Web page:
HS in v ent gas ppm Linear (HS in v ent gas ppm )
Inlet gas HS v ol% Linear ( i nlet gas HS v ol%)
Sulphur production LTPD
Poly. (Sulphur production LTPD)
Figure 2 Sulphur data for Navy 1 unit
Coso and Merichem have developed special flushing and ‘sparger shuffling’ methods to prevent sulphur settling when the unit is operating at low flow rates. The gas flow is routed to selected distributors to maintain the desired flow patterns. Water is then periodically flushed through these distributors to keep them clean. This ‘shuffling’ is done approximately every 4-8 hours to each sparger in rotation. These specifics allow Coso to consistently run both active Lo-Cat units for an entire year between shutdowns Over the year, the raw gas back pressure tends to increase. This is an indicator of sulphur build-up in the auto- circulation vessels. The shutdown and turnaround are always completed, even if the unit may not need it. This prevents unexpected shutdowns during the year. The annual turnaround takes 2-3 days from gas-off to gas-in. The H₂S removal performance of the Navy 1 and Navy 210 units is summarised in Figures 2 and 3 . Navy 1 was designed for 1.2 vol% H₂S in the feed gas, but experienced highs of 1.4-1.5 vol% during its first five years of operation. Those peaks came less often over the last 17 years. The inlet H₂S has been consistent between 0.8 and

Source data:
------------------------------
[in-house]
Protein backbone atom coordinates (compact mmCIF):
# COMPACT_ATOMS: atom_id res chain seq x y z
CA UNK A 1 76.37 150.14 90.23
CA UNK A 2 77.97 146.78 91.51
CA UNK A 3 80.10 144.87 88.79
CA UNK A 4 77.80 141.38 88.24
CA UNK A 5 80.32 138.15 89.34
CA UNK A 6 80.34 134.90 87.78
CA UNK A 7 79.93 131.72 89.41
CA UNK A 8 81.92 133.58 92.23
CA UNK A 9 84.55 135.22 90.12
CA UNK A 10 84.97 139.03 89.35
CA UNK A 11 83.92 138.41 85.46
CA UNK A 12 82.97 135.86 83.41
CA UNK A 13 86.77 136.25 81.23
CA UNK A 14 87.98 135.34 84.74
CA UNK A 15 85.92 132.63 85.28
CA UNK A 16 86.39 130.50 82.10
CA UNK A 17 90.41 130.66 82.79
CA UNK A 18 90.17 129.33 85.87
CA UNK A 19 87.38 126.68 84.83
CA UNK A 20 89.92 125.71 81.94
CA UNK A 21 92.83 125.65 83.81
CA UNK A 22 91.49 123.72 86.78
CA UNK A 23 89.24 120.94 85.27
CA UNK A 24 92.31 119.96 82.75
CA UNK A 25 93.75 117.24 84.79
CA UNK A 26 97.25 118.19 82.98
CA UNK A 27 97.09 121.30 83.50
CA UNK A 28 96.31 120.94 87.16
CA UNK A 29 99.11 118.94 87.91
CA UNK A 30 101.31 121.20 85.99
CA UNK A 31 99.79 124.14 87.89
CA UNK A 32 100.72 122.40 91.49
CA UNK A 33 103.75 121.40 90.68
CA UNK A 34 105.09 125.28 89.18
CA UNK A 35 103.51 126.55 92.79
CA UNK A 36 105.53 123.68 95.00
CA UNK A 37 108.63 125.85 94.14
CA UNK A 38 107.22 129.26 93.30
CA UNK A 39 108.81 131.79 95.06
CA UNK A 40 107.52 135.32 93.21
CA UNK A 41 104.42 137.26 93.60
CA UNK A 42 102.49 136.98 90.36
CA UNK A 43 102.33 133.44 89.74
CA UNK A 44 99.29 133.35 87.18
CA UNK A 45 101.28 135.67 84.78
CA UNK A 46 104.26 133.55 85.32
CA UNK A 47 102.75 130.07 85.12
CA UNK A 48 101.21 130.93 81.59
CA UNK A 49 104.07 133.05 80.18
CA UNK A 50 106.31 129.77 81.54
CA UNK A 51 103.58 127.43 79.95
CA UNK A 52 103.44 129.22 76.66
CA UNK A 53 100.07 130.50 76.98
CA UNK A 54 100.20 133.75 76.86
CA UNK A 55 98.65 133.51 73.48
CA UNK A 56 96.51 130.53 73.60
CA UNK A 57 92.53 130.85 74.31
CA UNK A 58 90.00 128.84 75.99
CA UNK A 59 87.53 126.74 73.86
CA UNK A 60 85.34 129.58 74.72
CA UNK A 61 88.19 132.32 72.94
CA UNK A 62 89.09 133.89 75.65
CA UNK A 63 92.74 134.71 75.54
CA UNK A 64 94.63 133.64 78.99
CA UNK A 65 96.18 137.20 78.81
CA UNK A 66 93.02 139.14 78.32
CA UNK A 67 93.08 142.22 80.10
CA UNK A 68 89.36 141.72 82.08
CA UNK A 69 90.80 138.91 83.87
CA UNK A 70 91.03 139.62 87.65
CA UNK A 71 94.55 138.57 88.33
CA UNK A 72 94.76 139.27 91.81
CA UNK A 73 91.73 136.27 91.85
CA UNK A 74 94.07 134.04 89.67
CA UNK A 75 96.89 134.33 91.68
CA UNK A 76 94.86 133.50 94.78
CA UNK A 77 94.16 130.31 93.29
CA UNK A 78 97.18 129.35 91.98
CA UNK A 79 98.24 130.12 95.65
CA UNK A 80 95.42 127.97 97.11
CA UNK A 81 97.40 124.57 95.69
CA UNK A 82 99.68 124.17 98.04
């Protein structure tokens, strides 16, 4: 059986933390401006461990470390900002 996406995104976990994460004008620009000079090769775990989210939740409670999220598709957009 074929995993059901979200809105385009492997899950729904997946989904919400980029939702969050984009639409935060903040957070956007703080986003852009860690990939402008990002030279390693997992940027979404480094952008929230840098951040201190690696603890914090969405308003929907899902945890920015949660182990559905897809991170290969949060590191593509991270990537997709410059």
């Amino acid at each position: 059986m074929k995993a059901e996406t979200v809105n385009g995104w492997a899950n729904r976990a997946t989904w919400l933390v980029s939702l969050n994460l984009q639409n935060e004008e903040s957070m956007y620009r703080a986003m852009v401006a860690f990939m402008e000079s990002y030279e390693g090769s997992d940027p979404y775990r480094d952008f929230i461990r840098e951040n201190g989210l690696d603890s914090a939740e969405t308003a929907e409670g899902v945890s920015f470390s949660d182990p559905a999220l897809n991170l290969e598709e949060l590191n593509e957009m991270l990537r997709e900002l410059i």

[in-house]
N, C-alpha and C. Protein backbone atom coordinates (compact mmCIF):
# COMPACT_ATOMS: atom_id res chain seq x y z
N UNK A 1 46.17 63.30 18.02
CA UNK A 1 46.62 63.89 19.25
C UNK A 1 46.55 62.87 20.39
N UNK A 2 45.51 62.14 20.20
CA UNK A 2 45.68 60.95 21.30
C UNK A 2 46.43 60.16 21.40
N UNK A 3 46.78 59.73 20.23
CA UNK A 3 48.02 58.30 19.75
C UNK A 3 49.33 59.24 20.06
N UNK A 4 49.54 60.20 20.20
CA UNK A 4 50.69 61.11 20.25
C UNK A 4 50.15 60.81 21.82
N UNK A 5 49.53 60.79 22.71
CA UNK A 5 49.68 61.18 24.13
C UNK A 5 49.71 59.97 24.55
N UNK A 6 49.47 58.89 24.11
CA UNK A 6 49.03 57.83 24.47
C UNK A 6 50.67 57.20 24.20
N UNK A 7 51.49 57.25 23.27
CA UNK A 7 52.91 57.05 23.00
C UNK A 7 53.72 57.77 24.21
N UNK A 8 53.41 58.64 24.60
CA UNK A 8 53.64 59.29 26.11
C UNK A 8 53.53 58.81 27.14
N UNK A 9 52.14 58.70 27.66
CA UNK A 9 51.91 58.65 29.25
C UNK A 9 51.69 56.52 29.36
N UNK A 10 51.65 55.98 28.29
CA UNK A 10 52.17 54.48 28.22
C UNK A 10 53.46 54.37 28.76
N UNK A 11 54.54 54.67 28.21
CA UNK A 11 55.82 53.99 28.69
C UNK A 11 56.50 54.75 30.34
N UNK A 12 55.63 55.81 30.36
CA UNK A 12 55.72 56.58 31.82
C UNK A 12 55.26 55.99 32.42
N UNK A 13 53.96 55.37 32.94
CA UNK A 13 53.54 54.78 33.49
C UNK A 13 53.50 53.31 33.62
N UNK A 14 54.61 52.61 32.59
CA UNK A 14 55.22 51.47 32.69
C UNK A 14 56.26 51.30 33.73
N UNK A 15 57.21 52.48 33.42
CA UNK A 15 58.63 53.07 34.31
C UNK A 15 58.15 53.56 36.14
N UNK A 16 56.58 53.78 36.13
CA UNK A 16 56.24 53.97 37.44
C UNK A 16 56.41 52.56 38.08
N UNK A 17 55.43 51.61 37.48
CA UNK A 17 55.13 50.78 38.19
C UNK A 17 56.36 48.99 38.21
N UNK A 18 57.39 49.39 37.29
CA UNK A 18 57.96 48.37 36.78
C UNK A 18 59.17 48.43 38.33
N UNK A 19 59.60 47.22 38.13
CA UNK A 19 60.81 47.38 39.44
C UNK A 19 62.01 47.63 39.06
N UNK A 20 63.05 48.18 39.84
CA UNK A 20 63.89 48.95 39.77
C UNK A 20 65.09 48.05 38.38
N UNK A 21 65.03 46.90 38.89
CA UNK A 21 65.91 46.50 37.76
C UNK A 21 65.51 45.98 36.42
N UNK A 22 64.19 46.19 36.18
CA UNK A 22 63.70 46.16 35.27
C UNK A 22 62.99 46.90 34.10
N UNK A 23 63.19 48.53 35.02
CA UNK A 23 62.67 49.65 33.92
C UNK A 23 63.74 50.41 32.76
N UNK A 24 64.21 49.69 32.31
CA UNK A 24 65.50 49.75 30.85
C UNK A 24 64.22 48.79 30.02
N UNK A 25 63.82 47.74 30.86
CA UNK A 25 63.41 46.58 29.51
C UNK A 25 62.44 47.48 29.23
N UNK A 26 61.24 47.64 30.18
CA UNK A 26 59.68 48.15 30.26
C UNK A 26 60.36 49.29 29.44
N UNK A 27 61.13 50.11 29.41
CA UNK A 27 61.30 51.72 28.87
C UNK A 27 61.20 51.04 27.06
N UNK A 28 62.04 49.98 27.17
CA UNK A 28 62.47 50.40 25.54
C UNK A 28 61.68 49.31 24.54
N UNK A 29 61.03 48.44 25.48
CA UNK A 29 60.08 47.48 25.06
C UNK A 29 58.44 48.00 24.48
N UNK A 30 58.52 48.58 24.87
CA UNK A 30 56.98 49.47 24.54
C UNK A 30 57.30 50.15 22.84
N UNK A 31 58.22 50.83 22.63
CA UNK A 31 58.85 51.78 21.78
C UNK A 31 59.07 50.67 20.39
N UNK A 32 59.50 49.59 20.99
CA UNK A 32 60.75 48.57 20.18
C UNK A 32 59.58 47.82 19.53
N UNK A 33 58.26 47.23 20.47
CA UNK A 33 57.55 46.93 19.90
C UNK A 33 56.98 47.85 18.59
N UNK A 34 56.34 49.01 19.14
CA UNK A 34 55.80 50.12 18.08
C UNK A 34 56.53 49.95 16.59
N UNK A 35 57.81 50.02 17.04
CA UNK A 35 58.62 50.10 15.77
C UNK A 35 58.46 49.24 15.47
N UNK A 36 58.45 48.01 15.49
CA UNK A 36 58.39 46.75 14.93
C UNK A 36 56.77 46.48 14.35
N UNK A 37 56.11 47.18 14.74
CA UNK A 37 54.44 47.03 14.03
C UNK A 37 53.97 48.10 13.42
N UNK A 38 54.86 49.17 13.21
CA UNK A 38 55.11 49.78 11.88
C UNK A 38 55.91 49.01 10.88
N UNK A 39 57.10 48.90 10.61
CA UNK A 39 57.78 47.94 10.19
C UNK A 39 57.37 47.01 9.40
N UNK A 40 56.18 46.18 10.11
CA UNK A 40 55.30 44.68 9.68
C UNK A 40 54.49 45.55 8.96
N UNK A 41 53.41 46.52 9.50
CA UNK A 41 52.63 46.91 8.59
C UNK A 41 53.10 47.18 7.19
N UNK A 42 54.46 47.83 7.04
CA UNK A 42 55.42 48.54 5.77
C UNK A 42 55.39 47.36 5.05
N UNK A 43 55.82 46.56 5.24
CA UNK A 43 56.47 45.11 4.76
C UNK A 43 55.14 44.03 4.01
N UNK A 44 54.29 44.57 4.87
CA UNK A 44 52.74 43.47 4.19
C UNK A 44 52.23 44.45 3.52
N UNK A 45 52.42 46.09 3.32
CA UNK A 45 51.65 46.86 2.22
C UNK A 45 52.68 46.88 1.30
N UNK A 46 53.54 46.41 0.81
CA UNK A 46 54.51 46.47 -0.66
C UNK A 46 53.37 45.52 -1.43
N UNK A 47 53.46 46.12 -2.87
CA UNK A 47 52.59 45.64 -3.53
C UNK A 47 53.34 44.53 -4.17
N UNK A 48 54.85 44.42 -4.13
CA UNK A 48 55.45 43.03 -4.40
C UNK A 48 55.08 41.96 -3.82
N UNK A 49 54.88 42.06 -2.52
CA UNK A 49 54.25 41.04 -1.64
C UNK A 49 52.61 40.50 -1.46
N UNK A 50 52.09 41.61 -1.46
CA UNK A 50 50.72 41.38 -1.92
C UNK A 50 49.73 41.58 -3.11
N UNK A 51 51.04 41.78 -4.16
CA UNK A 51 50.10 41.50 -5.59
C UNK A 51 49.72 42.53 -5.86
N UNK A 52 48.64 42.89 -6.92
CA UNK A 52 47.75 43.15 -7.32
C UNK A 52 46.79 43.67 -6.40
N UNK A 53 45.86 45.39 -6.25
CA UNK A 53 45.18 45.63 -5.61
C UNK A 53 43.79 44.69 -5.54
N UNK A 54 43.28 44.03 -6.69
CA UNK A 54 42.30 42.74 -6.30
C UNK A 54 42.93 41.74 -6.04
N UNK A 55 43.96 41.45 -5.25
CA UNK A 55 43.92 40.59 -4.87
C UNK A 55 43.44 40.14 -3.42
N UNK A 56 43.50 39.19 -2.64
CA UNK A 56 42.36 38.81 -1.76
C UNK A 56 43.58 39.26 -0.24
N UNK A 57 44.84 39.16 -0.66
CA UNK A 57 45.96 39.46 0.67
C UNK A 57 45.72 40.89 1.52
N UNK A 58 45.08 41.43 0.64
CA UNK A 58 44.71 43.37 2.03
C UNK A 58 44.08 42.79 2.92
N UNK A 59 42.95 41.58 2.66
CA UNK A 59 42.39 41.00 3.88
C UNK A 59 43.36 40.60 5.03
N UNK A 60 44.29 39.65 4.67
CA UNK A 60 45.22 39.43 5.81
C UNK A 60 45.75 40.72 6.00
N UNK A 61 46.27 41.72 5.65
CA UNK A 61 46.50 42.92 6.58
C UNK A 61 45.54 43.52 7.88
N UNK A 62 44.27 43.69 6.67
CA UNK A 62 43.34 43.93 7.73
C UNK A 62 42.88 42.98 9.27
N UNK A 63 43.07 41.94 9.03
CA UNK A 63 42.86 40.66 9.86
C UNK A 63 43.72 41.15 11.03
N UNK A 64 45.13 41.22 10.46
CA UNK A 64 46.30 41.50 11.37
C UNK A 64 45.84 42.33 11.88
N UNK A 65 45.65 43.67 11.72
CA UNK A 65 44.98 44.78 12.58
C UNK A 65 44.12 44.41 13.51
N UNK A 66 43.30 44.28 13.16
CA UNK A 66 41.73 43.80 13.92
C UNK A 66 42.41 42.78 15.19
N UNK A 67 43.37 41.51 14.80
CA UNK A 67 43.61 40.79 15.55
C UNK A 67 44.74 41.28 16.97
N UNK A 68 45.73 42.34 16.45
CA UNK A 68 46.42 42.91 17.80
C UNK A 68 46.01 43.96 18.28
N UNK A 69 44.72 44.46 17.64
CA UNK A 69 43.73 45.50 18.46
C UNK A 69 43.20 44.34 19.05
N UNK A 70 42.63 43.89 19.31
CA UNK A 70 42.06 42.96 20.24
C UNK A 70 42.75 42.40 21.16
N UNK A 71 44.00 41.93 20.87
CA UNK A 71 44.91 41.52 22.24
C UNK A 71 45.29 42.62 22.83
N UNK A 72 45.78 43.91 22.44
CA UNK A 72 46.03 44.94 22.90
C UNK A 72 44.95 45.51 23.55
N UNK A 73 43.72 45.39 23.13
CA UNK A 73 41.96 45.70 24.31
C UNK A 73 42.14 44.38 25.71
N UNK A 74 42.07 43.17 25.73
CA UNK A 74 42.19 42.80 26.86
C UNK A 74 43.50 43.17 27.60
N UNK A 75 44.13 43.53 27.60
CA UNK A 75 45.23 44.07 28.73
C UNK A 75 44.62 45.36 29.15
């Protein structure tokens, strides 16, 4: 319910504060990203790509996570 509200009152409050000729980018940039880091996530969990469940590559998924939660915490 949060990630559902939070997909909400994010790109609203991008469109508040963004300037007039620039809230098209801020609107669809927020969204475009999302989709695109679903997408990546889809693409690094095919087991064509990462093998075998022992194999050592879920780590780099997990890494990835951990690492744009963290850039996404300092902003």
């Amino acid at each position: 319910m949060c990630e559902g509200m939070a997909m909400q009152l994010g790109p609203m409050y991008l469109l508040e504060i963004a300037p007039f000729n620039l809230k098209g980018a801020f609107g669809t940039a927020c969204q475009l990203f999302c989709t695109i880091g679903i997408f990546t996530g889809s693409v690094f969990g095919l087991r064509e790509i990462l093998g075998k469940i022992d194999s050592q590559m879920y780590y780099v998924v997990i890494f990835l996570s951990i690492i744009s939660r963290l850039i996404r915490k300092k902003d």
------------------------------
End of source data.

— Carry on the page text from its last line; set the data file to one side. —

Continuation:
1.3 vol% (8,000 to 13,000 ppmv) with average concentrations close to 1.0 vol%. Navy 1 initially produced sulphur at design rates of 2.4 LTPD with spikes up to 2.7 LTPD. Over time, average sulphur production increased before declining to the current sulphur production of 1.25-1.75 LTPD. The reason for sulphur production decreasing over time is that water condensed from the steam wells (now free of sulphur) is injected into the geothermal reservoir. This dilutes the sulphur content of the produced steam. The Lo-Cat unit was adapted to turndown conditions via the sparger shuffling procedure mentioned earlier. During the early years of operation, Navy 1 experienced periodic high H₂S in the vent gas. These few instances of exceedance were lower than for other technologies employed to meet environmental standards before the Lo-Cat unit was installed. One incident occurred in December 2000 when the vent gas H₂S was reported at 90 ppmv. As shown in Figure 4 , this happened because the solution chemistry was out of balance. All readings above 30 ppmv correlate to rapid changes in the feed gas conditions that required operator response. Since early in 2001, the vent gas H₂S has rarely exceeded 30 ppmv.
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